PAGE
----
Two Florida lawmakers want to put an end to the state’s use of automated enforcement cameras.
Since 2010, localities around the state have been authorized to post red-light cameras at intersections.
Sen. Jeff Brandes, R-St. Petersburg, and Rep. Frank Artiles, R-Miami, have filed bills for consideration during the 2014 regular session that would repeal the rule. Instead, local governments in about 70 cities and counties throughout Florida would be forced to take down cameras at intersections to catch red-light runners.
According to the Governors Highway Safety Association, 31 states allow at least one type of automated enforcement. Conversely, 12 states have acted to prohibit use of the enforcement tool. Seven states authorize limited use.
In Florida, violators face $158 fines. Revenue from fines is divvied up between the state and the cities and counties where the roads are located. Whatever local jurisdictions pay to companies to supply, maintain and operate the equipment comes out of their $75 cut.
Advocates say red-light cameras promote safety and the use of technology in a helpful way. At the time the law took effect, they pointed to figures from one 12-month period that showed 76 fatalities were caused by drivers who disregarded a traffic signal in Florida.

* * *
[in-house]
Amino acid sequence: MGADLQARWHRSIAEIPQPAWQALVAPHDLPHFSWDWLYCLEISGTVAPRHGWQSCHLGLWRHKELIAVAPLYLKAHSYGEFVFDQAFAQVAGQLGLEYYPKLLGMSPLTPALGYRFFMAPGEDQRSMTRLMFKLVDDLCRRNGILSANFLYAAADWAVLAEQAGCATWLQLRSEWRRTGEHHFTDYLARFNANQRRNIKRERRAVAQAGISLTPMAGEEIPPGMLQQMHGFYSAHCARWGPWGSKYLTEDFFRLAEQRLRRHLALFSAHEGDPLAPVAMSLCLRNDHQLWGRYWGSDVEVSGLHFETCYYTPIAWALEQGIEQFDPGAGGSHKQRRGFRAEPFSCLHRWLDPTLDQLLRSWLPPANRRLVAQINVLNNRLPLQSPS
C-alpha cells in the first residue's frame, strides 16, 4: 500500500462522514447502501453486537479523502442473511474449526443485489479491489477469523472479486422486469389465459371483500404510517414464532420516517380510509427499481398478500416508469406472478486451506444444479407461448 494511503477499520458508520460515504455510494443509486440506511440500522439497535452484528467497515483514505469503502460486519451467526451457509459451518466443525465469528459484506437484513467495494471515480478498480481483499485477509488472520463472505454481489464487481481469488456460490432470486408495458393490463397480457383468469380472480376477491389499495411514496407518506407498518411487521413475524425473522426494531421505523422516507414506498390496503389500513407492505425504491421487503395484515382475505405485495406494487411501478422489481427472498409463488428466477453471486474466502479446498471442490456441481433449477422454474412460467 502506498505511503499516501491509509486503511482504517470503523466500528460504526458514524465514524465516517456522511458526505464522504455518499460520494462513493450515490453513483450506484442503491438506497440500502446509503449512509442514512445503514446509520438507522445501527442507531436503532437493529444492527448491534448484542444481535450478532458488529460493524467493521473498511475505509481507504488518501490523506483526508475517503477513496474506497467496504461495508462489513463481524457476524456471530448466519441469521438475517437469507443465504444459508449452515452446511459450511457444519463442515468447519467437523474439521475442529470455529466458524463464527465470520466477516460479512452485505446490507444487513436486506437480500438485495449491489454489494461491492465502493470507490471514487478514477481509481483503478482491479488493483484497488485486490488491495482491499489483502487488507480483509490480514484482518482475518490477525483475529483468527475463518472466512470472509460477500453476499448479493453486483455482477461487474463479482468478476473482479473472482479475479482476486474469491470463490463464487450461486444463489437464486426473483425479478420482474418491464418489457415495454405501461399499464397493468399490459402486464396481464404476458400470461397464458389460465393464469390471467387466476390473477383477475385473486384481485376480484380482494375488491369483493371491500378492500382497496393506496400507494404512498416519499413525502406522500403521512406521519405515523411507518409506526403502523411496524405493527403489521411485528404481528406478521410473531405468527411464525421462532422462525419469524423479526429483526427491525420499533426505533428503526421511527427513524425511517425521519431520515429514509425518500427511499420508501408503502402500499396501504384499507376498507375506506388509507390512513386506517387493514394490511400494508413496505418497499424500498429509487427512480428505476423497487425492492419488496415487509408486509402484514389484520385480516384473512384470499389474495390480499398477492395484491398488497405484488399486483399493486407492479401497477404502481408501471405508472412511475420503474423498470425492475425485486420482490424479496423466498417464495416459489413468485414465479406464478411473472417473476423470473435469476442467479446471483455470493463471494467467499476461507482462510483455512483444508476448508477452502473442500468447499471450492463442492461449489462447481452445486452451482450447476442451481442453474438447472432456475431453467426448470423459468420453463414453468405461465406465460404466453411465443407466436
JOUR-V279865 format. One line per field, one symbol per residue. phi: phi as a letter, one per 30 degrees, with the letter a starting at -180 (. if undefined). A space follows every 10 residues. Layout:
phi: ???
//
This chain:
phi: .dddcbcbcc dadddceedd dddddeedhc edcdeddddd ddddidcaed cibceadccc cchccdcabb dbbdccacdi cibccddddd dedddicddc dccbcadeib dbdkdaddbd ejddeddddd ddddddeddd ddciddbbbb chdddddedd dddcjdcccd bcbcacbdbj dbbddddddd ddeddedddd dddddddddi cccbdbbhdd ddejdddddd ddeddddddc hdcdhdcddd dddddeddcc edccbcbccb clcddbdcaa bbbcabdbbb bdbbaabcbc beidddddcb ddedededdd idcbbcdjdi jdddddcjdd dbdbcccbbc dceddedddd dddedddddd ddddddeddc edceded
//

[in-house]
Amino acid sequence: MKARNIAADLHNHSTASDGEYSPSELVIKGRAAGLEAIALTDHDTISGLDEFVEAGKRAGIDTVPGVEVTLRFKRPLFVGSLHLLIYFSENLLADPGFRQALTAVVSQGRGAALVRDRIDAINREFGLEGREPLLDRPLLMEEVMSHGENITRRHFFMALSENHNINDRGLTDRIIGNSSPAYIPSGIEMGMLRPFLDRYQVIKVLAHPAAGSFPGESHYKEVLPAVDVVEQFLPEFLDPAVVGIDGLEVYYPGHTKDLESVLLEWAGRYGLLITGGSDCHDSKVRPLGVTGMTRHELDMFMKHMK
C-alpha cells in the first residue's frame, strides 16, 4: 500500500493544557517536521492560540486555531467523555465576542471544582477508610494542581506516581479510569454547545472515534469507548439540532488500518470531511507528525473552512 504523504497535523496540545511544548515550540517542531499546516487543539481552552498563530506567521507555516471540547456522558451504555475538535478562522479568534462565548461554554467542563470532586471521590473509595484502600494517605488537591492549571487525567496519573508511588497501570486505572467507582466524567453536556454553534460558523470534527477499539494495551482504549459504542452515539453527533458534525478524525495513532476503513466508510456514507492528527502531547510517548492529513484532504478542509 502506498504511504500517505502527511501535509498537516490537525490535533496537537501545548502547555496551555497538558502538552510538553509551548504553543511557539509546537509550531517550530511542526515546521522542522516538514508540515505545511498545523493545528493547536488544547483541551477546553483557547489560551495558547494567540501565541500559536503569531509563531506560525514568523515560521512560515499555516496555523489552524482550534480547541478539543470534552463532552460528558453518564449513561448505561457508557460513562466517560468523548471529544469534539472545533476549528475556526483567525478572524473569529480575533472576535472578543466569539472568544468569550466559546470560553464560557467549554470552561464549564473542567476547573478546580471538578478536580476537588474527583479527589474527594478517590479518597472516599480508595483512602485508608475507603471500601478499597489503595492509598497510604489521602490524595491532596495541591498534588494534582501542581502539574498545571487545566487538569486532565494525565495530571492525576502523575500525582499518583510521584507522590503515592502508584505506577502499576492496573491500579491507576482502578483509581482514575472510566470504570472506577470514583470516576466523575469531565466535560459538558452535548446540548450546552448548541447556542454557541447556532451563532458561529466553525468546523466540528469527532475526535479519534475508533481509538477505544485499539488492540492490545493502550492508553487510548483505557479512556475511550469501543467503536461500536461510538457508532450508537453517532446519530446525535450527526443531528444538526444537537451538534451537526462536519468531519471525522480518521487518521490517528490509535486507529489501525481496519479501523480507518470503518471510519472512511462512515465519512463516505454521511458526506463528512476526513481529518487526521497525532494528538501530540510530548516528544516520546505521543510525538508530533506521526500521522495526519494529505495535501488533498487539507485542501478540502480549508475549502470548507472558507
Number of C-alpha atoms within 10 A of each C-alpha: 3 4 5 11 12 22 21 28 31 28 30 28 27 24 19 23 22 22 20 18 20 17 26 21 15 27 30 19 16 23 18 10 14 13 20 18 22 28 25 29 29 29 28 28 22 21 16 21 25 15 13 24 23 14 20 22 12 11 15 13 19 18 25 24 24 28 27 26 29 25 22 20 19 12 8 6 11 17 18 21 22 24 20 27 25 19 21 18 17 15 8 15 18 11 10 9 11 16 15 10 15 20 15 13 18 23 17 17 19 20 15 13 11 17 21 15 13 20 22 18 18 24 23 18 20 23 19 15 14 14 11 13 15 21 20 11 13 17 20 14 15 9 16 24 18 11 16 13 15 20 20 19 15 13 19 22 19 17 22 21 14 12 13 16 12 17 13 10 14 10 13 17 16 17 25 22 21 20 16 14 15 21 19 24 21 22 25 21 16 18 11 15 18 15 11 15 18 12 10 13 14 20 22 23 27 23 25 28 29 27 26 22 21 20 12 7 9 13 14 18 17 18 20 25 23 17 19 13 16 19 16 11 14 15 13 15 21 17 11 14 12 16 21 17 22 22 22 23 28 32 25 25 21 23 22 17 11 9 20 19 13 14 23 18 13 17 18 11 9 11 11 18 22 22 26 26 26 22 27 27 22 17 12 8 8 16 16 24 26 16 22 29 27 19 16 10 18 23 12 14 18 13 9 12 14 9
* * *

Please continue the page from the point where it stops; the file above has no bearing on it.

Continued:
Opponents, including the Owner-Operator Independent Drivers Association, question the claim that cameras are solely intended to keep people safe. Critics say advance warning signs on all approaches to intersections equipped with automated enforcement would virtually solve the red-light running problem – in Florida and elsewhere.
The bills can be considered during the session that begins in March 2014.
To view other legislative activities of interest for Florida, click here.
Copyright © OOIDA